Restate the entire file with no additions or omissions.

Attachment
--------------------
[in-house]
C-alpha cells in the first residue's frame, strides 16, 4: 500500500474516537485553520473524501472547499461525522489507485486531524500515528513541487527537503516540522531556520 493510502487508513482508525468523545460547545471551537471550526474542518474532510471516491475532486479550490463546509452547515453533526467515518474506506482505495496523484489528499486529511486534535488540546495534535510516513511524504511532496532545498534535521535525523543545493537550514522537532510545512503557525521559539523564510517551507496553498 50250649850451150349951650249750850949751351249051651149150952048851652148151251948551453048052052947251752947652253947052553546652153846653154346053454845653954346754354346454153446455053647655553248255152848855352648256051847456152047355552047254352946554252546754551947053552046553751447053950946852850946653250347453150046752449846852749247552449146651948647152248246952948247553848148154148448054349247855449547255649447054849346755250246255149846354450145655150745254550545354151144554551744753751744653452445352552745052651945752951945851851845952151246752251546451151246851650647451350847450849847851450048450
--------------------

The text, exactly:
[in-house]
C-alpha cells in the first residue's frame, strides 16, 4: 500500500474516537485553520473524501472547499461525522489507485486531524500515528513541487527537503516540522531556520 493510502487508513482508525468523545460547545471551537471550526474542518474532510471516491475532486479550490463546509452547515453533526467515518474506506482505495496523484489528499486529511486534535488540546495534535510516513511524504511532496532545498534535521535525523543545493537550514522537532510545512503557525521559539523564510517551507496553498 50250649850451150349951650249750850949751351249051651149150952048851652148151251948551453048052052947251752947652253947052553546652153846653154346053454845653954346754354346454153446455053647655553248255152848855352648256051847456152047355552047254352946554252546754551947053552046553751447053950946852850946653250347453150046752449846852749247552449146651948647152248246952948247553848148154148448054349247855449547255649447054849346755250246255149846354450145655150745254550545354151144554551744753751744653452445352552745052651945752951945851851845952151246752251546451151246851650647451350847450849847851450048450